Five Steps for Converting Customers into Regulars

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Regular guests are the backbone of any successful bar or restaurant. Without a regular flow of repeat guests, operators are left scrambling to find new customers. Consistently having to find new guests to replace lost customers is a surefire way to run a business into the ground.

Efforts to attract new customers are costlier than those aimed at customer retention. A lack of regulars may also be indicative of another problem. If no one who visits a bar, nightclub or restaurant returns, it could be a sign that the guest experience an operator has committed to deliver is no longer being executed to their standards.

To make sure that a significant portion of the people patronizing a business are repeat guests, here are five things operators need to know.

1. Consistency

No matter what the standard is, how consistently it’s delivered at that level is the foundation for repeat business. Repeat business is heavily influenced by prior positive experiences. When a person ponders whether to go to a particular establishment, their mind automatically replays past experiences to determine the most probable outcome.

If most of their prior experiences were positive, they will hold a positive view about a business. However, if there are no quality control measures in place, there is a high chance that guests are getting something different every time they visit.

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To ensure things are done consistently, good operators take the guesswork out of everything they do. Successful companies have written outlines and procedures for every position. Many successful chain companies take this to a higher level by having employee manuals that clearly outline responsibilities and procedures. This way they will know their operating standards have been effectively communicated to their staff and will be aware if something is not being executed at that level immediately.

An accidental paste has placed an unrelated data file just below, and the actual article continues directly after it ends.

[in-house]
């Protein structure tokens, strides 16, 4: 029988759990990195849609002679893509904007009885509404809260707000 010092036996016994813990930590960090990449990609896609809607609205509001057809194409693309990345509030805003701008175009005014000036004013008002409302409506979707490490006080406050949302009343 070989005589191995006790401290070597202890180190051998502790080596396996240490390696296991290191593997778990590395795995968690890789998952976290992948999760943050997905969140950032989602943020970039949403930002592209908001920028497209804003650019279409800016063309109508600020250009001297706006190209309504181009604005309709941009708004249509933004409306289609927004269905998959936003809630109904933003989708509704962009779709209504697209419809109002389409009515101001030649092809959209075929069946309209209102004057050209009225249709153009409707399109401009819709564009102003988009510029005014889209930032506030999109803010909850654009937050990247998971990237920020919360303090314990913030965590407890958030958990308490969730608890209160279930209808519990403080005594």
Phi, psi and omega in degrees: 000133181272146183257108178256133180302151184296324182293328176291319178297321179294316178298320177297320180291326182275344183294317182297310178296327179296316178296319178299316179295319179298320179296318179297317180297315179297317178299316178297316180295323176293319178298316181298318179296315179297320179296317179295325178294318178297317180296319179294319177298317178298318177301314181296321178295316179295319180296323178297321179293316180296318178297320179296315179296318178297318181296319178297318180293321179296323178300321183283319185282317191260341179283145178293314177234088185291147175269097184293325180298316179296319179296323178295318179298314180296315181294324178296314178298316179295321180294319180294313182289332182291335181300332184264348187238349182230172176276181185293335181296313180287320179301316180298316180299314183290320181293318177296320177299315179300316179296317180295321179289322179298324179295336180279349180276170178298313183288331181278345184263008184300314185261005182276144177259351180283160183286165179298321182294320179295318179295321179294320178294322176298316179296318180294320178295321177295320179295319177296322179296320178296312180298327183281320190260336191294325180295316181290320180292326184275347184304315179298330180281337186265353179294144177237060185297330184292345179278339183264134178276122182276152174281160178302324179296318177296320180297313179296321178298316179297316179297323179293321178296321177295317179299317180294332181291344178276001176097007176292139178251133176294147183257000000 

2. Intrigue

Every bar needs an angle, that thing that differentiates it from their competition. In marketing, this is known as a unique selling proposition. A U.S.P. allows an operator to make a claim about their business that that nobody else can make.

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I have one client who is clear on his U.S.P.: “Good beer with good, cheap food and a safe environment for mature adults to play VLTs.” To stand out in a cluttered marketplace, a successful operator will develop their U.S.P. and communicate it regularly to their guests and staff. Doing so will increase the odds of repeat guests in their venue because they recognize what sets it apart from others.

3. Recognition

Successful operators ask themselves how their staff members interact with guests. They observe guest interactions in their venues. Ideally, guests should be greeted by name and conversations between staff and guests can pick up right where they left off last time.